Now, as I said, ordinarily, for a translation, rather than a paraphrase or "transculturation" (like the Cotton Patch Bible), I would support transliterating and footnoting, because we're never going to get it just right. But in this case something funny happened: the usage of this word in the Bible altered it's every day meaning. I've discussed this phenomenon before. The Bible is (or at least was) so widely read and refered to by English speakers, that it's usage of words has sometimes altered their meaning, and this has sometimes had the effect of importing interpretations and/or theological assumptions into Bible translations. In this particular case, around 1450, the word talent began, according to OED, to develop the meaning "Power or ability of mind or body viewed as something divinely entrusted to a person for use and improvement: considered either as one organic whole or as consisting of a number of distinct faculties; (with pl.) any one of such faculties." This meaning developed out of an interpretation of this passage! Today, this etymology is not something English speakers think of when they hear the word "talent." It is, in fact, a "dead metaphor." What I mean by that is that, centuries ago, the actual meaning of the English word "talent" was "about 60 pounds of silver," or something along those lines, and a metaphorical sense of the word developed based on Jesus' parable. Today, this metaphorical sense is the only definition of the word talent for English speakers who are not students of ancient history and/or literature. As a result, transliterating in this case can be misleading to those who are new to studying the ancient world.

The solution may be simply to footnote and, because the word comes up so often, hope everyone will figure it out. I'm not completely satisfied with this solution, because it ruins the immediate effect. Given the context, one cannot help but think about talents in the everyday sense, and this is not what Jesus is saying at all (or rather, it is not part of the story of the parable - it certainly is part of the meaning of the parable).

Another solution might just be to write "6000 drachmas." I think this is the one I'm in favor of. This isn't anachronistic, and it won't be misinterpreted. Some people might not know what a drachma is (we'll give them a footnote), but they will not be likely to think it means something it doesn't, or to lose the meaning of the parable. This is also a good translation because there wasn't a 1 talent coin (have you ever seen a coin that was 60 pounds? Would you like to carry that around in your pocket?). If you wanted to give someone a talent, you would coin it out as 6000 drachmas.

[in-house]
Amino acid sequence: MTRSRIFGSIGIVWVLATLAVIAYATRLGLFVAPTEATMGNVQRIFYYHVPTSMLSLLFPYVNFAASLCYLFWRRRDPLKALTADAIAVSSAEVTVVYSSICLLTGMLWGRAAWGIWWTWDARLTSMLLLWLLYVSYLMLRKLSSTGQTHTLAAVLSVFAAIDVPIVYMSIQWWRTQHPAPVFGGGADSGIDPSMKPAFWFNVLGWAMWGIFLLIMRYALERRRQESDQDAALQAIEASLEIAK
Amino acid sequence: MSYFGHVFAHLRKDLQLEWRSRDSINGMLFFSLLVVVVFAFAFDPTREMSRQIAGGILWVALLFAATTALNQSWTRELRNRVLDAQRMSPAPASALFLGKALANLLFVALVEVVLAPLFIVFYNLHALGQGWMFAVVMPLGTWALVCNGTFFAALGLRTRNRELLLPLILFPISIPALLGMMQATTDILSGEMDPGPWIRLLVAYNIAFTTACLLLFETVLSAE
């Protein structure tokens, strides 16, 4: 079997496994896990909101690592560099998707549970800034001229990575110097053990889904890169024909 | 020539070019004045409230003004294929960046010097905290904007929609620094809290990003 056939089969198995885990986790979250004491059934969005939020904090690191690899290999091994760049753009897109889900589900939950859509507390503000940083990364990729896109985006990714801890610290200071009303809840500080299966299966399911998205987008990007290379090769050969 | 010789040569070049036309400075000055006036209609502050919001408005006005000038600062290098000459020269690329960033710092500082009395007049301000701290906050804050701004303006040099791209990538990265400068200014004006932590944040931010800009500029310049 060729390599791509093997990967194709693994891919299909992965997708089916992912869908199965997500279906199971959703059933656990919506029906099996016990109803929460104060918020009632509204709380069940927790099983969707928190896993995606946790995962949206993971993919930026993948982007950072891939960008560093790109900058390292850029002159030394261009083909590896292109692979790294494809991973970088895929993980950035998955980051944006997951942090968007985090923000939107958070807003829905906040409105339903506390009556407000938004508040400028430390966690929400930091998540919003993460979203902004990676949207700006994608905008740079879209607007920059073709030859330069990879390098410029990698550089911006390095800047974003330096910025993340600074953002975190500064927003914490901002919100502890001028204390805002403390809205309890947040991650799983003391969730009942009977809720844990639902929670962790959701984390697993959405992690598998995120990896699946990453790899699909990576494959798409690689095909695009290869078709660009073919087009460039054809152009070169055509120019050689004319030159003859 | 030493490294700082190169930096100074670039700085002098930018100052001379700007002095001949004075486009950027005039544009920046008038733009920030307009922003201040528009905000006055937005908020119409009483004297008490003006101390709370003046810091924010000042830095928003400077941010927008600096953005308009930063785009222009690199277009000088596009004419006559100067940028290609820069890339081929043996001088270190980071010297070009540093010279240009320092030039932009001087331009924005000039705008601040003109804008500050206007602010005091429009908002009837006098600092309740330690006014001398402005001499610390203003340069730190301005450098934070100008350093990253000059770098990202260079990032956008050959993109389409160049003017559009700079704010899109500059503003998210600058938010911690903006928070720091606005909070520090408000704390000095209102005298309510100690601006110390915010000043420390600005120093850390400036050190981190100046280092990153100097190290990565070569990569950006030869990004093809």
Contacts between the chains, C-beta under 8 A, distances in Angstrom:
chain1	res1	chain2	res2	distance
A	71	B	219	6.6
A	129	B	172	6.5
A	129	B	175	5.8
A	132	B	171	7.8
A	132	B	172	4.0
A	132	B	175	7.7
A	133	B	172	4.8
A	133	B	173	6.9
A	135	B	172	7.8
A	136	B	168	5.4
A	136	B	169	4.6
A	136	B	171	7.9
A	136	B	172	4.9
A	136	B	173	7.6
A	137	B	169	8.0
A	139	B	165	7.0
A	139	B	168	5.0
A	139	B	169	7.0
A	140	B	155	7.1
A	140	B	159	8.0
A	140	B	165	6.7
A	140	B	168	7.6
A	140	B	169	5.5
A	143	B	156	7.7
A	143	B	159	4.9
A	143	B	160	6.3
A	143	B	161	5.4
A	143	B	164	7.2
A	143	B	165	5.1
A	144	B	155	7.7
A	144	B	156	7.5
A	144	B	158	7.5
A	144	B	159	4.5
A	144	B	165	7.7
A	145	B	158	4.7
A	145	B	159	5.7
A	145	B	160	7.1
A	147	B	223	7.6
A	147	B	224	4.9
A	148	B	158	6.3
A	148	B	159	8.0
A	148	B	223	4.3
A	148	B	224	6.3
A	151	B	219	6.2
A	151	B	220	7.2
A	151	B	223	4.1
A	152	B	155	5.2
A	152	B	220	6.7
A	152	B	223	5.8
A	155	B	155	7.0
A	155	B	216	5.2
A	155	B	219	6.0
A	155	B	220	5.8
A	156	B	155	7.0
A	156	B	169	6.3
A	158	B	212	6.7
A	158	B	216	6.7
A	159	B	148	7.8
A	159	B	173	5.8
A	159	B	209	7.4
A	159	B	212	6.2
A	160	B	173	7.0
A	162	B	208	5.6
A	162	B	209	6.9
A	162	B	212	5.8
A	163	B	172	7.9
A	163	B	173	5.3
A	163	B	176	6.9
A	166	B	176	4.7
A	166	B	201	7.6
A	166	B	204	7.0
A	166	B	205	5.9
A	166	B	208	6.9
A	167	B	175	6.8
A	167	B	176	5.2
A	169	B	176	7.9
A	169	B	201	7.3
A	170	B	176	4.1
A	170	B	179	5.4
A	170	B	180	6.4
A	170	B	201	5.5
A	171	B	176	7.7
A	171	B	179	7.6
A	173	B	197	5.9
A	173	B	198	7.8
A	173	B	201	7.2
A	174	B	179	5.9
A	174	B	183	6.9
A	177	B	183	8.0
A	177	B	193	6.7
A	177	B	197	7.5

A third solution is to do what the TNIV does and give it meaning in terms of weights of metal. I think that by just saying "bags of gold" we may be losing a lot of the meaning. For one thing, when Jesus' audience hears "talent," they probably think "more money than I have," rather than "lots of shiny metal." We are no longer used to using precious metals as currency, so we see these as two separate things.

Finally, one could give a dollar amount. A talent was a nice round sum that was well beyond the reach of most of the audience, and in the context just exactly how many days' labor would earn you a talent is not very relevant, so I would propose rounding it off and translating "one talent" as "one million dollars." This would leave the sense very well intact, and produce much the same effect that Jesus' words would have had on the original audience. The cons of this approach are that it is terribly anachronistic and America-centric, and for these reasons may not come off as very serious.

What does anyone else think? Which of these is best? Or should we use something else altogether?

Posted by kpearce at 03:07 PM | Comments (4) | TrackBack

November 21, 2005

Funny Story...

I was checking my blog status on technorati and found a link to my post on Transliteration vs. Translation from a site in a language I couldn't even identify! It looked Germanic to me (but what do I know), so I tried to plug it into the Google translator for German to English and it didn't work. According to the author's blogger profile, he is a theology student in Sweden, so I guess the blog must be in Swedish. How fun! Only I can't read it, and I can't find a web-site with automated translation from Swedish. Amazing how the internet spreads ideas even to people in other countries with languages I can't understand. Just for the sake of my curiosity, can anyone tell me what he's saying about me?

Posted by kpearce at 10:28 PM | Comments (3) | TrackBack

November 13, 2005

Translation vs. Transliteration